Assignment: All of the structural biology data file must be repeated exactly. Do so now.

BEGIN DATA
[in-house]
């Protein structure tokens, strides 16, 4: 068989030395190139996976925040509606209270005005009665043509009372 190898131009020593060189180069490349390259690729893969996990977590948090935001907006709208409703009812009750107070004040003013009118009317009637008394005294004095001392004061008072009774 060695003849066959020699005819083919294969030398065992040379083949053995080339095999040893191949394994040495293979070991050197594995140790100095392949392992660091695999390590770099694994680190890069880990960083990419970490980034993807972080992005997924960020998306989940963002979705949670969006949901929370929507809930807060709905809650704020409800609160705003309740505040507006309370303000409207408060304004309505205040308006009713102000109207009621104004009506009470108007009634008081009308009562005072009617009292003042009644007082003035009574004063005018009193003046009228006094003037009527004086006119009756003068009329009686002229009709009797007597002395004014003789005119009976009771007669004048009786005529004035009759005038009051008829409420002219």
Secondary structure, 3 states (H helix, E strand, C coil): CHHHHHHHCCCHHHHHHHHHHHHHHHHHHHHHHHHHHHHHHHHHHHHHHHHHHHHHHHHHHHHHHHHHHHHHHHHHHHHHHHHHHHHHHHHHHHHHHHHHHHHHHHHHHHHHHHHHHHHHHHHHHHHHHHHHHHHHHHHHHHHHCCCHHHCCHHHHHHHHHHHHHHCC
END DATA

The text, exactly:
[in-house]
């Protein structure tokens, strides 16, 4: 068989030395190139996976925040509606209270005005009665043509009372 190898131009020593060189180069490349390259690729893969996990977590948090935001907006709208409703009812009750107070004040003013009118009317009637008394005294004095001392004061008072009774 060695003849066959020699005819083919294969030398065992040379083949053995080339095999040893191949394994040495293979070991050197594995140790100095392949392992660091695999390590770099694994680190890069880990960083990419970490980034993807972080992005997924960020998306989940963002979705949670969006949901929370929507809930807060709905809650704020409800609160705003309740505040507006309370303000409207408060304004309505205040308006009713102000109207009621104004009506009470108007009634008081009308009562005072009617009292003042009644007082003035009574004063005018009193003046009228006094003037009527004086006119009756003068009329009686002229009709009797007597002395004014003789005119009976009771007669004048009786005529004035009759005038009051008829409420002219």
Secondary structure, 3 states (H helix, E strand, C coil): CHHHHHHHCCCHHHHHHHHHHHHHHHHHHHHHHHHHHHHHHHHHHHHHHHHHHHHHHHHHHHHHHHHHHHHHHHHHHHHHHHHHHHHHHHHHHHHHHHHHHHHHHHHHHHHHHHHHHHHHHHHHHHHHHHHHHHHHHHHHHHHHCCCHHHCCHHHHHHHHHHHHHHCC